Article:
The "birther" myth is the political equivalent of a horror-movie villain: Not only does it refuse to die, but every time someone tries to kill it, it only comes back stronger.
The latest incarnation: a bill approved 31-22 by the Arizona House of Representatives on Monday that would require 2012 presidential candidates to offer proof of citizenship in order to qualify for the ballot. The proposal has little chance of becoming law. For that to happen, the state Senate would have to pass it and the governor would have to sign it. But it's still the closest birtherism has come to being codified.
Democrats have dutifully condemned the bill. One Phoenix legislator said it's turning Arizona into "the laughing stock of the nation." White House spokesman Bill Burton dismissed the measure and others like it on CNN as "fringe right-wing radio conspiracy theories." Steve Benen of the Washington Monthly wrote, "The fact that fringe lunacy is being taken seriously at this level suggests a strain of contemporary Republican thought that's gone stark raving mad." Even some Republicans are rushing to distance themselves from the bill, particularly senatorial candidate J. D. Hayworth, whom John McCain has tried to tie to the fringiest elements of the Tea Party movement.
But shouldn't the real reaction be, This again? Why, more than a year into Obama's presidency, are we still talking about whether he is constitutionally allowed to serve?
The birther movement lingers because it means different things to different people. For liberals, questioning Obama's citizenship is tantamount to racism. Anyone who does it hates black people and is simply trying to disguise his prejudice—conscious or not—by implying that Obama is a foreigner.
For conservatives, though, demanding to see Obama's birth certificate has become less of a real-world concern—after all, Obama released his Hawaii birth certificate during the 2008 campaign—than a symbolic way for Republican politicians to show that they, too, are worried about America. They don't have to actually believe Obama was born in Kenya to associate with the birthers.
The trick has been defining birtherism down. Look at how politicians on the right talk about it—or, more accurately, around it. It's rare that an elected official will call for Obama to produce his birth certificate, a la Orly Taitz. More often, he will simply raise questions—innocent questions!—about Obama's origins. "What I don't know is why the president can't produce a birth certificate," said Rep. Roy Blunt of Missouri when ambushed by a video blogger last July. "I don't know anybody else that can't produce one. And I think that's a legitimate question." (When the interviewer pointed out that Obama had indeed produced a birth certificate, Blunt dismissed him.) Other times, they won't endorse the birther argument so much as decline to reject it. As Sarah Palin told a radio host in December: "I think the public rightfully is still making it an issue. I don't have a problem with that. I don't know if I would have to bother to make it an issue, because I think that members of the electorate still want answers." (Italics added.) It's not about Palin, see. It's about the people. They want answers.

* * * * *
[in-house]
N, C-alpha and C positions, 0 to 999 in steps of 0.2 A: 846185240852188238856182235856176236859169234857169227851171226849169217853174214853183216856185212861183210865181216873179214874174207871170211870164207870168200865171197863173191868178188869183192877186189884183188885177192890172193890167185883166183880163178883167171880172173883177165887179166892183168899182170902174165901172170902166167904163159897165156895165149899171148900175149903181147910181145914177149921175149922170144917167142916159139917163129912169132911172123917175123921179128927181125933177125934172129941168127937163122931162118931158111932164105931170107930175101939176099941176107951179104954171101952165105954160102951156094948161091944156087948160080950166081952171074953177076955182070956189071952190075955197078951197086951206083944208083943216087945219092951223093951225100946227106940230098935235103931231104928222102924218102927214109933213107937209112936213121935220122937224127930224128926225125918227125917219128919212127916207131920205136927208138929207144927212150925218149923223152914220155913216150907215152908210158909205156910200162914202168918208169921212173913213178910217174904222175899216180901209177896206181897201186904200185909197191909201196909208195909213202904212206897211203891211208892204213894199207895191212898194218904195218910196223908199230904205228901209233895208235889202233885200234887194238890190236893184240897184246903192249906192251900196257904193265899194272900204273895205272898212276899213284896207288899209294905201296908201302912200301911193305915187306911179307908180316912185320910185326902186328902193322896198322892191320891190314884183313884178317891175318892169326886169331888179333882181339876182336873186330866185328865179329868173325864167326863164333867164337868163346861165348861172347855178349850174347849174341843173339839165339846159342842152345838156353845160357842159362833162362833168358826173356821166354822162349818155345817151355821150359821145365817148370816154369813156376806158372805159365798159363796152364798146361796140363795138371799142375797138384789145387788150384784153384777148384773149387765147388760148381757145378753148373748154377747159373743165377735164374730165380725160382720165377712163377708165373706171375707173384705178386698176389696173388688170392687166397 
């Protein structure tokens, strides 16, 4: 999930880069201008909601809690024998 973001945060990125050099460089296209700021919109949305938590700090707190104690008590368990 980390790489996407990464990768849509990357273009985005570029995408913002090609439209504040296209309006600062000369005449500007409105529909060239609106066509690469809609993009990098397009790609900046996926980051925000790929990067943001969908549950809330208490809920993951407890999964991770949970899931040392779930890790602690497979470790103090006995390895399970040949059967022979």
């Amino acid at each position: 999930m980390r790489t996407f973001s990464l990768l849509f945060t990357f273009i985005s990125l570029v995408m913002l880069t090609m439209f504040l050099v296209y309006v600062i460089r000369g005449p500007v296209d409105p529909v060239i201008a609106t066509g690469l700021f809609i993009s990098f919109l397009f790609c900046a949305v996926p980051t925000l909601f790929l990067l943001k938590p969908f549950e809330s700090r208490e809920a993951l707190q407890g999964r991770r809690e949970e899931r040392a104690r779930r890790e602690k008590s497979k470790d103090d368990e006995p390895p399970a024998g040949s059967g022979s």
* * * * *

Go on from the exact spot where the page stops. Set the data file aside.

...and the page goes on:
Even Republicans who want to require candidates to produce birth certificates don't sound especially up in arms about Obama. Tommy Stringer, a member of the South Carolina General Assembly who introduced a bill similar to the Arizona measure, told the Washington Independent that the birth certificate the Obama campaign provided "satisfies" him, barring evidence that Obama was born elsewhere. So why did he introduce the bill? It's about transparency, he said. It's this kind of do-si-do that allows politicians on the right to associate themselves with the birthers but not necessarily be of them.
It's also good politics. A recent New York Times/CBS News poll found that only 58 percent of Americans believe Obama was born in the United States. Entertaining this notion without endorsing it thus works as a conservative dog whistle. It shows that politicians understand the concerns of the far right, even if they don't plan on joining it.
The irony of all the birth-certificate proposals—similar bills have been introduced in six states—is that they contain the seeds of the birther movement's destruction. The moment Obama calls their bluff and hands his birth certificate to the Arizona secretary of state, it's over.
In theory. That's the beauty of the birther myth, or any conspiracy theory: No amount of evidence can ever completely dispel the questions. When Obama produced his Hawaii birth certificate and the state of Hawaii verified it, it was a fake. When reporters uncovered announcements of Obama's birth in 1961 copies of the Honolulu Advertiser and the Honolulu Star-Bulletin, they had been planted. If the Arizona secretary of state verified Obama's birth certificate, that would be due to the government mind-control chip implanted in his molar.
To put all this another way: Birtherism is here to stay. And not because more people are going crazy, but because crazy has been redefined. Birtherism isn't the only example. Consider how conservatives accuse Obama of peddling "socialism." Sure, some of them genuinely think that Obama is going to usher in a new Soviet state in which the government owns all means of production. But most right-wingers use it as shorthand for government overreach. So now that's what "socialism" means.
There is a fairly major difference between birtherism and the socialism charge: Birtherism has been disproved by facts. But they're similar in the way they get tossed around without much connection to their original meaning. Republican politicians like to carry copies of the Constitution in their breast pockets. In 2012, maybe they'll tote around their birth certificates, too.
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